the handle has a lot of "play" in it. you can move the handle approximately an inch in either direction (even up/down), with no effect on the water. however, if you then move it just a touch more (left or right), the water changes temperature to the extreme. it's kinda like you just nudge it, then it gets really hot.

    someone told me it's a bad cartridge? if so, how easy are they to replace?

    i should mention my shower also has a similar problem (small movement = drastic changes in temperature).

    thx!
     
  15. Claude M

    Claude M Stunt Coordinator

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    replace the feed lines going to the fixture if they are the flexable tube kind. the rubber seals break apart at the ends of the tubes and clog the works.
     
  16. Lee L

    Lee L Supporting Actor

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    So, you are saying there is no real difference in flow with the areator on and off?

    If so, I would try to take out the cartridge and clean it. There should be a plastic or metal trim piece that comes off to reveal a screw to take off the handle.

    If you post a picture of the faucet, maybe someone will recognize it.
     
  17. Marvin

    Marvin Screenwriter

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    I have a Delta single handle faucet and I had a similar problem. A piece of metal that was holding the ball in place inside the faucet broke off. So moving the handle didn't always rotate the ball that controls how much hot and cold water gets let in. I ended up putting in a new faucet.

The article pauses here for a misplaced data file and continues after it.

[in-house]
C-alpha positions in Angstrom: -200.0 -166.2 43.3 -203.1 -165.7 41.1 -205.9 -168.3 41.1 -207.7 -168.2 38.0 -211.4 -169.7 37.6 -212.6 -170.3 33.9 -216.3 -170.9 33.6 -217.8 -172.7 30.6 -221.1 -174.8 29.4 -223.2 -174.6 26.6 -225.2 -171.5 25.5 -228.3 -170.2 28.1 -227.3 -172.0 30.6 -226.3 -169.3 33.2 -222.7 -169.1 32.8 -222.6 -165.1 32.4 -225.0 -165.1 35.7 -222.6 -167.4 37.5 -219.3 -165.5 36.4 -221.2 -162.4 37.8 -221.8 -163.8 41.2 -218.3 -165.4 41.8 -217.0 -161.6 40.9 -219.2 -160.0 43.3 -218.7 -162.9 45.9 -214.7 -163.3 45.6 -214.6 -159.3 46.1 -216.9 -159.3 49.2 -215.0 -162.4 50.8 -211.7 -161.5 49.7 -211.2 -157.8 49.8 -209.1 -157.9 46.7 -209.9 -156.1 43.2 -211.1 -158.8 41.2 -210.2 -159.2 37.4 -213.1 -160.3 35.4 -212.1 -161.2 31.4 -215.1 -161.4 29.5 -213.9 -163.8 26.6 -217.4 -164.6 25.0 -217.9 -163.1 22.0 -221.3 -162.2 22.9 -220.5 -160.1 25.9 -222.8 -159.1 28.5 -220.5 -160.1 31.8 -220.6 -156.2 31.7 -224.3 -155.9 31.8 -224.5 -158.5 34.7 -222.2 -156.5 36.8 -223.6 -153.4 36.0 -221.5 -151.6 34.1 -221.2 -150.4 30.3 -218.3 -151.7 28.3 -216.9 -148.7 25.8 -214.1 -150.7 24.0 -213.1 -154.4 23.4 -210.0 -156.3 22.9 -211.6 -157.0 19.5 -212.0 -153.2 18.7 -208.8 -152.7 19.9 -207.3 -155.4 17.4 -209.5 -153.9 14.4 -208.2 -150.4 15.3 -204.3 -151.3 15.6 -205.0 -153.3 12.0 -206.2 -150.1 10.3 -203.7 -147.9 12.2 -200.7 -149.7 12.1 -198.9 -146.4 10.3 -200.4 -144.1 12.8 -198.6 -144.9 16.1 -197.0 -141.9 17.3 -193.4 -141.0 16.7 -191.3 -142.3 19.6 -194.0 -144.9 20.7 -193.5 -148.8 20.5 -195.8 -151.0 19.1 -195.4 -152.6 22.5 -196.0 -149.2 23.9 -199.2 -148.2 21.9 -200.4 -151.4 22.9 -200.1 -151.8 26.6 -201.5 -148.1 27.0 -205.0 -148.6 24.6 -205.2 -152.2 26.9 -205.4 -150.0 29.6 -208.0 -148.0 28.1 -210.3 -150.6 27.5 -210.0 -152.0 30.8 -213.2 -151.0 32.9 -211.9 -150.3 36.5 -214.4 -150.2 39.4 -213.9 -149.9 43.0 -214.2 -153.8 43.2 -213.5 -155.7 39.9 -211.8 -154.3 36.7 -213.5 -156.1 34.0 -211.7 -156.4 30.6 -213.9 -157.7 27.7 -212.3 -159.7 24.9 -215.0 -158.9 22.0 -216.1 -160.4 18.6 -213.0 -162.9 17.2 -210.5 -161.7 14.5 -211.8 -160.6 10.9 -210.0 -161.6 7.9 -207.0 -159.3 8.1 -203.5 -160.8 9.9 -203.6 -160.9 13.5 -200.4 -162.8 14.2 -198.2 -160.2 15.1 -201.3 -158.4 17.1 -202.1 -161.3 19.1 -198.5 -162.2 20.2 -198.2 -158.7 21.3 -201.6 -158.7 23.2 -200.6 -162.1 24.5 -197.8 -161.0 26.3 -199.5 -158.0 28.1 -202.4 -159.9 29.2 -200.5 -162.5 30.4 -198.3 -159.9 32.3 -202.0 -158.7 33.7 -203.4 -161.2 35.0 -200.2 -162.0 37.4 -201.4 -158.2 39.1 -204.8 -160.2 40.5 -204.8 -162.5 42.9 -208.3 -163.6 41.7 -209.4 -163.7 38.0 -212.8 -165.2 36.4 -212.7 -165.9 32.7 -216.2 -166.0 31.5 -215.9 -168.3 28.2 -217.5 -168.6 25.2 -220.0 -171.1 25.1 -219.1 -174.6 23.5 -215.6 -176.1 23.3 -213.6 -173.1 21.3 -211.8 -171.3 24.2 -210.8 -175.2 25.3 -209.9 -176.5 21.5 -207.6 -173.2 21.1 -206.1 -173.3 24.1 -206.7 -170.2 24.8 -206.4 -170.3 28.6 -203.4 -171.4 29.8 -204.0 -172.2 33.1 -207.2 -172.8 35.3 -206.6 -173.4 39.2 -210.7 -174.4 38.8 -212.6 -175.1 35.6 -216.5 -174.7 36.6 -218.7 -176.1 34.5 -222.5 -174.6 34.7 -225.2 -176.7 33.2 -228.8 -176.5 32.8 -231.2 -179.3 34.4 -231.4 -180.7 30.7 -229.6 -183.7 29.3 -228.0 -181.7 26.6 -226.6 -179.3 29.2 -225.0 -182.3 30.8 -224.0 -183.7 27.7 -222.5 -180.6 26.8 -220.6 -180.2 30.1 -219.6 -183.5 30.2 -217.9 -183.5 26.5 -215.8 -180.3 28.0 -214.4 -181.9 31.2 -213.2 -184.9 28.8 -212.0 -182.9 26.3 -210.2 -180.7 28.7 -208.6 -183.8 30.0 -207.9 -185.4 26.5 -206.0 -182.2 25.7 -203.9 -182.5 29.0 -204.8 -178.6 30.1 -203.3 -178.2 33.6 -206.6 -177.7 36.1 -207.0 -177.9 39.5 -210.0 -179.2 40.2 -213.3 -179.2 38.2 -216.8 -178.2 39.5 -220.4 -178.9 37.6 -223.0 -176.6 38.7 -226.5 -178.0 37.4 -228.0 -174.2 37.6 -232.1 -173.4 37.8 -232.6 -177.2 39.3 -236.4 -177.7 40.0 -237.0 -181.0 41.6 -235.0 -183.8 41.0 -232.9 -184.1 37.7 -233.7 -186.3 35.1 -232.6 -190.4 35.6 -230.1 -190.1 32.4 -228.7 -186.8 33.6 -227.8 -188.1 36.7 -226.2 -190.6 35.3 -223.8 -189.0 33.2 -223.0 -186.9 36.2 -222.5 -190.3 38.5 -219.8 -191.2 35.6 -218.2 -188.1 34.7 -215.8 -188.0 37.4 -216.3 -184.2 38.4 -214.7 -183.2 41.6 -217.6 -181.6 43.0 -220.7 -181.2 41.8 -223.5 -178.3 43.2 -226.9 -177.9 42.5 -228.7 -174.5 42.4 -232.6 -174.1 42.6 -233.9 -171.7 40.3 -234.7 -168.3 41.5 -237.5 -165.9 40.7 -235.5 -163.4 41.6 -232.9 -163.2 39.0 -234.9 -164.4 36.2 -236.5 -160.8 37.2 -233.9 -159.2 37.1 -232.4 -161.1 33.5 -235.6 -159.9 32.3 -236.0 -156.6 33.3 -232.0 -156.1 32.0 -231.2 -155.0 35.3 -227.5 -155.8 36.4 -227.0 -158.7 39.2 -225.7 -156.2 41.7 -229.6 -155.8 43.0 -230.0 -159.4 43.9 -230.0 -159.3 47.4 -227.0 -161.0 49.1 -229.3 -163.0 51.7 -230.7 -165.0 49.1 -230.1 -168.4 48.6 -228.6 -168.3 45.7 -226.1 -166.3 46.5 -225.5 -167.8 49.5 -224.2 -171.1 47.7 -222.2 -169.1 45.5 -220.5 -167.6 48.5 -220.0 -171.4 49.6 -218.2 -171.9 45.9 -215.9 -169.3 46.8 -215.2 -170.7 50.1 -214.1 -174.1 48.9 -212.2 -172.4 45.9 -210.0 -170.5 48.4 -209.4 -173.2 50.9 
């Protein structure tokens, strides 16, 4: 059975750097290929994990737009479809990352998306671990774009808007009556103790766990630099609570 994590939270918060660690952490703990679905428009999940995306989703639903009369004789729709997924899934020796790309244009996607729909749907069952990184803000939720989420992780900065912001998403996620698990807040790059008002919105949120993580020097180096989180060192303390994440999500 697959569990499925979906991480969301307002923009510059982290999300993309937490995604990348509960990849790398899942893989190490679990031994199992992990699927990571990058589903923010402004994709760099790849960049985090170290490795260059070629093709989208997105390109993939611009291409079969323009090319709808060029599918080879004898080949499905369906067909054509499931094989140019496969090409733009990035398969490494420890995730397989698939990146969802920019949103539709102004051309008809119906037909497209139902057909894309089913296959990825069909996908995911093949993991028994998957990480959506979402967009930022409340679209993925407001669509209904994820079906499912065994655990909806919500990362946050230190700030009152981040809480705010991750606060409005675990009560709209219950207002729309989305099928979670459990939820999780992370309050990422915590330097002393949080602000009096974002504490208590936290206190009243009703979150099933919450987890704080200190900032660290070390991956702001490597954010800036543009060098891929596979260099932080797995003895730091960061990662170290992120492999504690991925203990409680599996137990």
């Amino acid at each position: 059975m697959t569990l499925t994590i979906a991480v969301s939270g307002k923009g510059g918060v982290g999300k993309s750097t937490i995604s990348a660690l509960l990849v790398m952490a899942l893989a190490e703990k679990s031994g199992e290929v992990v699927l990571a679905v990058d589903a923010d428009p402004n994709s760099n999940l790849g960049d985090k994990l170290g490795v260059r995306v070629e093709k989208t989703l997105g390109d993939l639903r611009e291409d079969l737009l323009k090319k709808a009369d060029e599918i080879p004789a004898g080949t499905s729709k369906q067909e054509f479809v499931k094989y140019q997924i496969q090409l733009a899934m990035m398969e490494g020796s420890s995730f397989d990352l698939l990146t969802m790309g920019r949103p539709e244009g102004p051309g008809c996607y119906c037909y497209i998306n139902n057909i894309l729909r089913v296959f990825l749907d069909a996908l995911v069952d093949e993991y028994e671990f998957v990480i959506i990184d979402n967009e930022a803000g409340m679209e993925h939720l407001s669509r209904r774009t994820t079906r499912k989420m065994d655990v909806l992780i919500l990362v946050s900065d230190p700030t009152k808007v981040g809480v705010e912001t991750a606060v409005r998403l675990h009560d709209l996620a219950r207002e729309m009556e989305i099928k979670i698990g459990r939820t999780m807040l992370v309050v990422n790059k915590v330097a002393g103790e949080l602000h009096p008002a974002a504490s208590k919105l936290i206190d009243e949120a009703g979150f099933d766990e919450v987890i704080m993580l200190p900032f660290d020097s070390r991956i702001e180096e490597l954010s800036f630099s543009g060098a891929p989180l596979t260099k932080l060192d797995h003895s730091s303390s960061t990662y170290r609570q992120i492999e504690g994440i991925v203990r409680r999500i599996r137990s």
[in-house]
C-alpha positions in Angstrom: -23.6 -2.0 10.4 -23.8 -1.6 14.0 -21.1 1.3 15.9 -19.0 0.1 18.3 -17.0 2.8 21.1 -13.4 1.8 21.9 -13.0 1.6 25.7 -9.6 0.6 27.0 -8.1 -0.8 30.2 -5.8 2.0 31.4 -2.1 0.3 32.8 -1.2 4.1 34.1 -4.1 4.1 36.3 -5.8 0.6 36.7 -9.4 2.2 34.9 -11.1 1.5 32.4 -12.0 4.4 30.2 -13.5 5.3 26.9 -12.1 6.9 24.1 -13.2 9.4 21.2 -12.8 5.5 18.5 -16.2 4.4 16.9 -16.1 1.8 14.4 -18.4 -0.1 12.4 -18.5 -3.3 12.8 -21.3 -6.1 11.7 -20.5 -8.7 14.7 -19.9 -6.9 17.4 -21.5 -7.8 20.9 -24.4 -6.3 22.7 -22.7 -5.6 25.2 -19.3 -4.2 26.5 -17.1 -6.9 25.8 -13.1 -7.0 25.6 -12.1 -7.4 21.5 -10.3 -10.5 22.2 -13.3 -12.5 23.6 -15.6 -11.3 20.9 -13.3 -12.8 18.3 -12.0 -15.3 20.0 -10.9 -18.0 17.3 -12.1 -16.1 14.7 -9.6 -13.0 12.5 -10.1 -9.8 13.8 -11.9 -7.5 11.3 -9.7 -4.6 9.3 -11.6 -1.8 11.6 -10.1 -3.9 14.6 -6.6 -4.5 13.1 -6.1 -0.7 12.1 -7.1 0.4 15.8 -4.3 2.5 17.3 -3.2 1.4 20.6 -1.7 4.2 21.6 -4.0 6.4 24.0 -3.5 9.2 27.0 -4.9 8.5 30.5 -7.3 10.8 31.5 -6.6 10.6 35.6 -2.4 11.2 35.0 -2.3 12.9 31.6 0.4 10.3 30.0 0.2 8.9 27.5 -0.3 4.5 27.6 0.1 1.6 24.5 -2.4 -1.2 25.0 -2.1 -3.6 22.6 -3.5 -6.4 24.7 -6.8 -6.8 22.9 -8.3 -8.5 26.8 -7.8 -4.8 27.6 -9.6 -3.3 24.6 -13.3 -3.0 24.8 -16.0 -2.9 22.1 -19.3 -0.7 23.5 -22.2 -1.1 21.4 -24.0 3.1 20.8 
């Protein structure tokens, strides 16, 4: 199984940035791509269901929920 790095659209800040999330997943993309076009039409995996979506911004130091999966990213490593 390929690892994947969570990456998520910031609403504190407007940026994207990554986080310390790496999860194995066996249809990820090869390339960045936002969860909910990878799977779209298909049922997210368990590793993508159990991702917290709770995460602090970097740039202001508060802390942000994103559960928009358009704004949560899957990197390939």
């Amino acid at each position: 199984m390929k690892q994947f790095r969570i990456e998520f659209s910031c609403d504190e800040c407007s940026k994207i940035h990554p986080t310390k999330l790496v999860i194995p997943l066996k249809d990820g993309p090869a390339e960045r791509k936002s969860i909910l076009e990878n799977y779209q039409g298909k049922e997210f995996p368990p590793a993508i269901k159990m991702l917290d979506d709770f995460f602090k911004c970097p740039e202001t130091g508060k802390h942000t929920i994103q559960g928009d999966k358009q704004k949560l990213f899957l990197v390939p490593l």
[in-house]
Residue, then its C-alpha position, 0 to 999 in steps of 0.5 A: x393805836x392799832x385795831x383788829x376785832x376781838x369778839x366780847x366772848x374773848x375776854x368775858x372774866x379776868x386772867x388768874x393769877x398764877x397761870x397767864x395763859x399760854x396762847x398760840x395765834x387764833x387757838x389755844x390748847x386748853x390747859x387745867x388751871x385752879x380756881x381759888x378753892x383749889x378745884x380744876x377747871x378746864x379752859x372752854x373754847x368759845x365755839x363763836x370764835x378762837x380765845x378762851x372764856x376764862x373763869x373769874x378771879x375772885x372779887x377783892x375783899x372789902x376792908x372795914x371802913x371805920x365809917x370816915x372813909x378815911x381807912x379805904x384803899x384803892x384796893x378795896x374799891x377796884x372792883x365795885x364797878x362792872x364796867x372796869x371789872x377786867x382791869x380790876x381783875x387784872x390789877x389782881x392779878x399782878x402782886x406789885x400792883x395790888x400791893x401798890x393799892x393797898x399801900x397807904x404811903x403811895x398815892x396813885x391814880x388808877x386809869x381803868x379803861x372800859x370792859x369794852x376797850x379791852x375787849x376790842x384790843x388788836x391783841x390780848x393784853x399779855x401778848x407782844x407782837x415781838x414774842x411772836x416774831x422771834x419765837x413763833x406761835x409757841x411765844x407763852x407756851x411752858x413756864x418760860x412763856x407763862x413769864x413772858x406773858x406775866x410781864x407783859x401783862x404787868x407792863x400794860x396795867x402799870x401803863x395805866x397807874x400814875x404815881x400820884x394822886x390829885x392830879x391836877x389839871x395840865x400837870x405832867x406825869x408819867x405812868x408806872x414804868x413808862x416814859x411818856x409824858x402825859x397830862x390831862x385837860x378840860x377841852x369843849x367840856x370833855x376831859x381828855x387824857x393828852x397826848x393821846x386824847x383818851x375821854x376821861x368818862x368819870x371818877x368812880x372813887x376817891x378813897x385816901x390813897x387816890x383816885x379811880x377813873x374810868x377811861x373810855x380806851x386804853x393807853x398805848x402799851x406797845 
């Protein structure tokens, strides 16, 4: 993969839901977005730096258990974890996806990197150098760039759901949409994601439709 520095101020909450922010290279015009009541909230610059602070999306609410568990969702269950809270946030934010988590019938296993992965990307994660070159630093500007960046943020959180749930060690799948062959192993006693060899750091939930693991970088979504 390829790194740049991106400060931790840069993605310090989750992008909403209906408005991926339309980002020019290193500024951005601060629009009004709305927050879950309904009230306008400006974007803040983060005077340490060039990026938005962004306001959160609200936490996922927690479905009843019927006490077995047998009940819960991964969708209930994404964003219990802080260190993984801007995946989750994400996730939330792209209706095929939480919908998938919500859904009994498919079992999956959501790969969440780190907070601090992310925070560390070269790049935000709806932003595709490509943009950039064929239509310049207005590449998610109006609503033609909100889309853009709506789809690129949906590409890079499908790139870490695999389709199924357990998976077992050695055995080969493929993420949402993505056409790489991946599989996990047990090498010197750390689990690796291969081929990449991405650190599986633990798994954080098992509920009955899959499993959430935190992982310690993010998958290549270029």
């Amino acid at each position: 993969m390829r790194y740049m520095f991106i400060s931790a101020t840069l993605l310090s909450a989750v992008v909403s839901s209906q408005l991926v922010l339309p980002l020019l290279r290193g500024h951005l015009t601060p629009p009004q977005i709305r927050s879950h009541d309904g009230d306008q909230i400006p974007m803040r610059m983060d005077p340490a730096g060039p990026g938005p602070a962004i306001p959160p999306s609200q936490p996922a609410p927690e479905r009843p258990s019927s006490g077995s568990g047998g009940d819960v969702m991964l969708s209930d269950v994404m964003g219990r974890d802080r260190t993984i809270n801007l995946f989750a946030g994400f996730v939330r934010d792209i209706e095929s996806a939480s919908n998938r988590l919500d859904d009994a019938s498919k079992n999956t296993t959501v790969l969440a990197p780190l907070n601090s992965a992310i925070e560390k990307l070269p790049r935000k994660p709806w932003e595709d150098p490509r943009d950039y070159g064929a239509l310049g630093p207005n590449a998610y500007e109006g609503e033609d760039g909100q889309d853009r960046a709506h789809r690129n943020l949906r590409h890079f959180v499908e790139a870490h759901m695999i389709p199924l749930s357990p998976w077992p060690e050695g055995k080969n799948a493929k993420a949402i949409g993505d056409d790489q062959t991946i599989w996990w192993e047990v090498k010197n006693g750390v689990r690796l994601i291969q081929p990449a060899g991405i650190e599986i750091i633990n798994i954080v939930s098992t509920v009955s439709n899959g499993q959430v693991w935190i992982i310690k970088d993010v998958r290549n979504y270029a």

18. Stephen Weller

    Stephen Weller Stunt Coordinator

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    Hey, Patrick.

    One or two more (off the wall) thoughts:

    Does your municipality pump ground water? Do they periodically flush the lines?

    I've heard of people (recently on Ask This Old House) actually getting rocks in their lines. The solution is potentially [rant]ugly.[/rant]
     
  19. Patrick Sun

    Patrick Sun Moderator
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    Like I said, all the other faucets/toilets work fine, so I doubt it's rocks in the line, but probably just the faucet itself that's at fault. It just struck me strange that thing phenomena happens, I guess.
     
  20. Greg_R

    Greg_R Screenwriter

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    I had this exact same problem 3 days ago with my kitchen faucet. It turned out that the aerator was clogged (causing a total loss of water). Simply remove the part (usually screwed onto the end), rinse / clean, and re-attach. Problem solved...